Following rewire's documentation on Github, here's how you'd mock / set the function:

const exampleModule = rewire("./path/to/your/module/built/file");
const mock = (animalName: string, recording: string) => {
    switch (animalName) {
    }
};
exampleModule.__set__("figureOutAnimalNoisiness", mock);

And that's how you'd use it in a test !

import rewire from "rewire";
import { animals, AnimalRecordingsDictionary } from "./exampleCode";

describe("Exported function with mocked private function test", () => {
		const exampleModule = rewire("../lib/exampleCode");
		const mock = (animalName: string, recording: string) => {
			switch (animalName) {
			}
		};
		exampleModule.__set__("figureOutAnimalNoisiness", mock);
	
		const animalsRecordingsDictionary: AnimalRecordingsDictionary = {
			"cat": "meowmeowmeeeeooooowmeowmeeoooooowwwwwmeow",
			"cow": "moooooohhhhhh",
			"sheep": "meeeeeeeehhhhhh",
			"elfitz": "...taptaptaptaptaptaptaptaptaptaptaptaptap...wat?!",
		};
    
		const fetchFarmAnimalsWithSoundsRecording = (farmName: string) => {
			return Promise.resolve(animalsRecordingsDictionary);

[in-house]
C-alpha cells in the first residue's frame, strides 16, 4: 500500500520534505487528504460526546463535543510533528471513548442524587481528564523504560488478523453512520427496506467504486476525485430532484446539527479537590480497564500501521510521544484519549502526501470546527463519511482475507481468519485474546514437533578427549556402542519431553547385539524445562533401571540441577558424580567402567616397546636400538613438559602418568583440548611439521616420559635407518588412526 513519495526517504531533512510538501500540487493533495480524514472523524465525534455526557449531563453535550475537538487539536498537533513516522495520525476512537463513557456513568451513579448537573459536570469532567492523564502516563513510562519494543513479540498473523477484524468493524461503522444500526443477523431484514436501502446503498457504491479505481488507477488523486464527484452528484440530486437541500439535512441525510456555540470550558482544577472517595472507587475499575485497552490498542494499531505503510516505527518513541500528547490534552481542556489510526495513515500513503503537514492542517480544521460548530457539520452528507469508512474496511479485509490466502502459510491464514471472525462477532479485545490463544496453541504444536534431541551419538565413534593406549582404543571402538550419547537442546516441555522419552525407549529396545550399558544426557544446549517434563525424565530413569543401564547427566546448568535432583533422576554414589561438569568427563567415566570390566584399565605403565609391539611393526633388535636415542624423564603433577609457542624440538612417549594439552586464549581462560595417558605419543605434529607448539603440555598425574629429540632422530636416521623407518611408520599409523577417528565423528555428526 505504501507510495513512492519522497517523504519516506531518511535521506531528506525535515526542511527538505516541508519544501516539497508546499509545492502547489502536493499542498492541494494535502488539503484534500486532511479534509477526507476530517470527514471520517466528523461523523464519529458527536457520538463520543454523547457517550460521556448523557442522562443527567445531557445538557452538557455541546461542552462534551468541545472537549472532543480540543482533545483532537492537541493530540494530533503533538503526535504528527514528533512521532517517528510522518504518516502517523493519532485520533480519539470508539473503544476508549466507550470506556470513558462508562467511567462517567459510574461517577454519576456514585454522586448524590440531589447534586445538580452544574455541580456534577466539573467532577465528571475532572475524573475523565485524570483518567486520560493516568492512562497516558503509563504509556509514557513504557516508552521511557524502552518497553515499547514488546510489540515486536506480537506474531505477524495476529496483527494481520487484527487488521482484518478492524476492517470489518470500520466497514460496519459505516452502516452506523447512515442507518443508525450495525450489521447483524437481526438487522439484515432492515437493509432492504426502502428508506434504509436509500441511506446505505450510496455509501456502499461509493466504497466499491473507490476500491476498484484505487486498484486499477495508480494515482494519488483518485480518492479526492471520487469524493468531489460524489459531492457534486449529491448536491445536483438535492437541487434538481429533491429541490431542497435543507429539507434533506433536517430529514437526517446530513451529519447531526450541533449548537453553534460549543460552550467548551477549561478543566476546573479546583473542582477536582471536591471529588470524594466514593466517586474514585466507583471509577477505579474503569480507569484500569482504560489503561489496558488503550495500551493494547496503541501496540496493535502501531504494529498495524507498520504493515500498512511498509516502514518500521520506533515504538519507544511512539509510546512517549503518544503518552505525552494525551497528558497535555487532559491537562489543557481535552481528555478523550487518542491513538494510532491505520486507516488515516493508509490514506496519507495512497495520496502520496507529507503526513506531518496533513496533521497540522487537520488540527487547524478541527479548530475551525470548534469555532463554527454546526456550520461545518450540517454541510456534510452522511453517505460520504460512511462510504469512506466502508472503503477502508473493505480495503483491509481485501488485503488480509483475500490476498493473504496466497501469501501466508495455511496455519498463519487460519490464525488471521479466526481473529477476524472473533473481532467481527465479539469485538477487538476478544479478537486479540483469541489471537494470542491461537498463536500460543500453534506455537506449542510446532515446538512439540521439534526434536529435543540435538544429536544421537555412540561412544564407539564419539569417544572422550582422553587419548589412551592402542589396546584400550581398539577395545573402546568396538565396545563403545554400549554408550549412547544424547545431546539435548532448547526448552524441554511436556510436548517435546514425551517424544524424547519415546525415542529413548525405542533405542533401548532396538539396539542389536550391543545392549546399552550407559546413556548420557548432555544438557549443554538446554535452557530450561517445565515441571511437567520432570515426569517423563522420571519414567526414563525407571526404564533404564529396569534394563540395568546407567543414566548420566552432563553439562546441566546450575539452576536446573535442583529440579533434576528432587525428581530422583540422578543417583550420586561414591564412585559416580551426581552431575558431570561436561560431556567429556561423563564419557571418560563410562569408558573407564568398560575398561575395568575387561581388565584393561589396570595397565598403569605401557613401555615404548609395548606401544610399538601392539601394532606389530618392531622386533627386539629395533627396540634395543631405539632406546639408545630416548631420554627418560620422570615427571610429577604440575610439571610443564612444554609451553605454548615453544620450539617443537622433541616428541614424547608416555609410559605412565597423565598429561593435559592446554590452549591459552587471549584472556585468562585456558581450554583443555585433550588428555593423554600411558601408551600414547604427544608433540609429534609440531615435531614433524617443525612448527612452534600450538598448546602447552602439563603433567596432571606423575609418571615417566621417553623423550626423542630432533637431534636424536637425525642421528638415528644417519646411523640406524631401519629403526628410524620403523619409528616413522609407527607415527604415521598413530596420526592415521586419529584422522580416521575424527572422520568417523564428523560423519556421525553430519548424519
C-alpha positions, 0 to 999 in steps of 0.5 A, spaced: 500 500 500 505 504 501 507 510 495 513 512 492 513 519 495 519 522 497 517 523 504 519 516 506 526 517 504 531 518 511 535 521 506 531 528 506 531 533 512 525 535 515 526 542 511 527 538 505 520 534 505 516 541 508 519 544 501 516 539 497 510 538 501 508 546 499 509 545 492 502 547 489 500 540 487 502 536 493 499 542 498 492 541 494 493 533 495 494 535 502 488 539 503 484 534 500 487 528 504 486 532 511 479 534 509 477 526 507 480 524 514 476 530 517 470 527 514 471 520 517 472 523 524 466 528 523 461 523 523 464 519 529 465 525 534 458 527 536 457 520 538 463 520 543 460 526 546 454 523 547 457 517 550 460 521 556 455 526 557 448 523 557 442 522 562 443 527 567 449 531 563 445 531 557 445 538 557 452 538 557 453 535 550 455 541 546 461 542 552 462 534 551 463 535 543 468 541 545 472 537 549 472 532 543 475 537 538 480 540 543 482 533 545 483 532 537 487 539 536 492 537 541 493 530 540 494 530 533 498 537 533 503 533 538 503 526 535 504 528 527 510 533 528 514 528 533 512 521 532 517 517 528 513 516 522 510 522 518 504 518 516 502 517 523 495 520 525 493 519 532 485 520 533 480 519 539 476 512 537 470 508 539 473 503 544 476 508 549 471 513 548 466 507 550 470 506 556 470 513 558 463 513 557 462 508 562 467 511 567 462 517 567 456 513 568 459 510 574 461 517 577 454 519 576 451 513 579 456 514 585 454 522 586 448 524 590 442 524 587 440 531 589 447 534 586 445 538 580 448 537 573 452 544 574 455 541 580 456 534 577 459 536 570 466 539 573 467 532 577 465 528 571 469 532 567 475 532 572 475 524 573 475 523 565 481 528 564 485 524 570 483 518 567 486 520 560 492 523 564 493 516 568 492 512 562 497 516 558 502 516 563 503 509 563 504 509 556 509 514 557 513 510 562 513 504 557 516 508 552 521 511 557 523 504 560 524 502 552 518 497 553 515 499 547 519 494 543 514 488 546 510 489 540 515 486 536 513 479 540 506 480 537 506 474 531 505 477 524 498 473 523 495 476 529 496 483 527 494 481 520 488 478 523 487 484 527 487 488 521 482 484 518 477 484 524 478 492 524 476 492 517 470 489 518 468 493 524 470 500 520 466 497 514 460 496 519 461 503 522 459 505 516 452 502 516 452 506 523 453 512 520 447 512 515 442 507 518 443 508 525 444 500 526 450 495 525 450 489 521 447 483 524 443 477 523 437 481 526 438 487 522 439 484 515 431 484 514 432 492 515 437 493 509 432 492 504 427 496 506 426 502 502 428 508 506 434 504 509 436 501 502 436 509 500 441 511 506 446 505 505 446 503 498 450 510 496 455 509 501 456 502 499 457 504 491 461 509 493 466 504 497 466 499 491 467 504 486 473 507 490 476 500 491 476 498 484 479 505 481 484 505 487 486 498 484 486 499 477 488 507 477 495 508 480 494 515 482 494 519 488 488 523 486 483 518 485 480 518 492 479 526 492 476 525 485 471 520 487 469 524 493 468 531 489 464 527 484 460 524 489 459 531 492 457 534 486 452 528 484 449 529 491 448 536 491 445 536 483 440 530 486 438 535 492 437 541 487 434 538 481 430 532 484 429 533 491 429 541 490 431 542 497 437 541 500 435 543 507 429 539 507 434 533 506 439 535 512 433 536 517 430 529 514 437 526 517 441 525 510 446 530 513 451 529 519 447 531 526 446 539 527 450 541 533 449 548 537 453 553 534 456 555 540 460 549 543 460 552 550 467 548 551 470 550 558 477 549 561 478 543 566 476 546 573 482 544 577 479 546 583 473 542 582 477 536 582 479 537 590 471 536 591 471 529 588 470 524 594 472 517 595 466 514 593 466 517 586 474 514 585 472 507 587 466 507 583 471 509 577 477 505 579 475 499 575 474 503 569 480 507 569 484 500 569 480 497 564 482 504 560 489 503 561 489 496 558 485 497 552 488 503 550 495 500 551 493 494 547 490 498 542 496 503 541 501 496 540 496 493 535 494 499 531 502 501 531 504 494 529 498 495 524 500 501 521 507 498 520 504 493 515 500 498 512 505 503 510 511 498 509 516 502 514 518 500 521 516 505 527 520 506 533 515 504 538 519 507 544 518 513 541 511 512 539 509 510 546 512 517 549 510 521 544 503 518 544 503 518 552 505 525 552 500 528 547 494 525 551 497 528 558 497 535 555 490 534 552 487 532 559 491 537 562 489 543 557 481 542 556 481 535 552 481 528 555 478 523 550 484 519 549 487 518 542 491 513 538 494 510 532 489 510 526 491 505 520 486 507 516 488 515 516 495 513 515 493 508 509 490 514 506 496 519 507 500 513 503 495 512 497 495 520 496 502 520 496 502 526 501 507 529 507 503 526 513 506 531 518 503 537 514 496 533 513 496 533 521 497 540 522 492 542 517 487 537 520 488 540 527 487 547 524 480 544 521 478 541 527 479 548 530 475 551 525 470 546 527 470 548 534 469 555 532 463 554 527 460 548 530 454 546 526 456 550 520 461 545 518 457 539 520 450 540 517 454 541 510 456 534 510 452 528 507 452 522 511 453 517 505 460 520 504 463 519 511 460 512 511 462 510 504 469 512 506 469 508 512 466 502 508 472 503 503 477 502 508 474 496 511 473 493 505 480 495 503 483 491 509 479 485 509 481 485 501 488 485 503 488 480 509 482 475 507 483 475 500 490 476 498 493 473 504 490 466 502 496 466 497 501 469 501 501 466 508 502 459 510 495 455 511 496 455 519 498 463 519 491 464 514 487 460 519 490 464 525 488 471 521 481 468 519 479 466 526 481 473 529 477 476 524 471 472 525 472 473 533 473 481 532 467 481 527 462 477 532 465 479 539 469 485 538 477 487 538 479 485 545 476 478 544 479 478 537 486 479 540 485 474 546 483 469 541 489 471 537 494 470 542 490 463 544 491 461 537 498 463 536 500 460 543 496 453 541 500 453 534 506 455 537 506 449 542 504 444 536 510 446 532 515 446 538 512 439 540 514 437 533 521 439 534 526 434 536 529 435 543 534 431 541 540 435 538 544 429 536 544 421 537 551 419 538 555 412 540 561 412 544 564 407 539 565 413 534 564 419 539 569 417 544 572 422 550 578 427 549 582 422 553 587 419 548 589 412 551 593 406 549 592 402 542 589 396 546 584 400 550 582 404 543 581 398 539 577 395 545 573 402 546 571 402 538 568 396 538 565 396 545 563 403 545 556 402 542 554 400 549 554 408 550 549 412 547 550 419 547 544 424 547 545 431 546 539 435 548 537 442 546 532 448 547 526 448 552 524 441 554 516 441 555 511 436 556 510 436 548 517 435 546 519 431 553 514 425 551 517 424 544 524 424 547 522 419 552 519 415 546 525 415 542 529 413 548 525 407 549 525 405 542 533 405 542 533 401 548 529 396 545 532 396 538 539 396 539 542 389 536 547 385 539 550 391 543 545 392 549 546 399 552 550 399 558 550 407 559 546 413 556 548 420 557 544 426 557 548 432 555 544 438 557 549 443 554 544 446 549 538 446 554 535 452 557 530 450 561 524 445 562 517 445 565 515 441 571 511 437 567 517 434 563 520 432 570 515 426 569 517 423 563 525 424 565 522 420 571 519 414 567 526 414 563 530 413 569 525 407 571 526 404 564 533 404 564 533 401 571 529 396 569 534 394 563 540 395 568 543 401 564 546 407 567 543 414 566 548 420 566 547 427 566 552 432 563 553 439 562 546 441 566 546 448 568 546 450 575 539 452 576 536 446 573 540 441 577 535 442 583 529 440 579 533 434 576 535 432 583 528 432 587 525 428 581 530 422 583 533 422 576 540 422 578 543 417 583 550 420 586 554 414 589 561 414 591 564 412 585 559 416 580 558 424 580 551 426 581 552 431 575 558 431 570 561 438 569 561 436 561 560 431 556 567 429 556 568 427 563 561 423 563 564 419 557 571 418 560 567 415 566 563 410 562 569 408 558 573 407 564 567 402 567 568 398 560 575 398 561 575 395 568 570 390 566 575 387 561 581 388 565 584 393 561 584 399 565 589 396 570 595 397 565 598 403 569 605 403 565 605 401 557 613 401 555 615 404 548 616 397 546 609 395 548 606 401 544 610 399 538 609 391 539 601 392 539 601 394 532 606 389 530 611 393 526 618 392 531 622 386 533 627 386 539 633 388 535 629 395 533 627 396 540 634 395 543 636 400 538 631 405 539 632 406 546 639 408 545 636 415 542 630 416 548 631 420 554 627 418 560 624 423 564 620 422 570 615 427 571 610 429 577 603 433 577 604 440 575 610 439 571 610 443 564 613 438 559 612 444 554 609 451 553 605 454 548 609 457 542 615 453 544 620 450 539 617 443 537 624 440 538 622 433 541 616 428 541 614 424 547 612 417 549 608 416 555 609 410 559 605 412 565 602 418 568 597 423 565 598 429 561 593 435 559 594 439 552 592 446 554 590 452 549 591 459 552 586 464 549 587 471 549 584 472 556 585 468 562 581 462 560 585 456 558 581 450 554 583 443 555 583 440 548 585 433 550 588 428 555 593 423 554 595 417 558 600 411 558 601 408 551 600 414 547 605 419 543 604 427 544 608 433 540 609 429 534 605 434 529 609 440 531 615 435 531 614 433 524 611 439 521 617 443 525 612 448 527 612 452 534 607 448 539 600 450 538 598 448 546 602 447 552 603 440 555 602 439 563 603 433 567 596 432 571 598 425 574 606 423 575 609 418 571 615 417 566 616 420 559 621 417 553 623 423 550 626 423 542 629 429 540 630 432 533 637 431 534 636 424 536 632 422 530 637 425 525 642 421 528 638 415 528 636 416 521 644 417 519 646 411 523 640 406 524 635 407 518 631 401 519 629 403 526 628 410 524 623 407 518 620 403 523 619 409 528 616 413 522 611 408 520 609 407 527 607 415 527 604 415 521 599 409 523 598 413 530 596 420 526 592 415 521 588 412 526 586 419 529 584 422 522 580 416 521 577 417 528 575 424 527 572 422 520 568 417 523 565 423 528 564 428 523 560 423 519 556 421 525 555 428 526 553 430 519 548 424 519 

};
		const result = exampleModule.getNoisiestAnimalOnTheFarm("myFarmFromOuterSpace", fetchFarmAnimalsWithSoundsRecording);
	
		it("should return", () => {
			return expect(result).resolves.toBeDefined();
		});
	
		it("should return the expected result", () => {
			return expect(result).resolves.toStrictEqual(animals.elfitz);
		});
	});

And... that's it !

If you want to have a look at the whole project, with the package.json, tsconfig, etc setup, check out the repo on Github !

Also, if  you didn't know how to do it already, you've just seen how to test asynchronous code with jest ! Yes, it is that easy (more on this here), as long you stay away from aws-sdk-mock or mocking your module's imports using jest spies (more on this later).

Conclusion

As I wrote before, some people would say that, when it comes to tests, only exposed interfaces matter.

That everything else is just implementation details. That code that can't be directly tested from the interface shouldn't. That if something really does need to be tested, it should be exposed or separated into it's own class.

But there are times where the implementation is crucial, critical even, or just plain complex, handling a great variety of cases, and you both don't want anyone to use it directly (or even just be tempted to do so), don't want to break it inadvertently, and don't want to spend hours debugging should it ever break in production.

That's where rewire comes in.

gray water plane toy
Rewire, saving the day - Photo by John Ruddock / Unsplash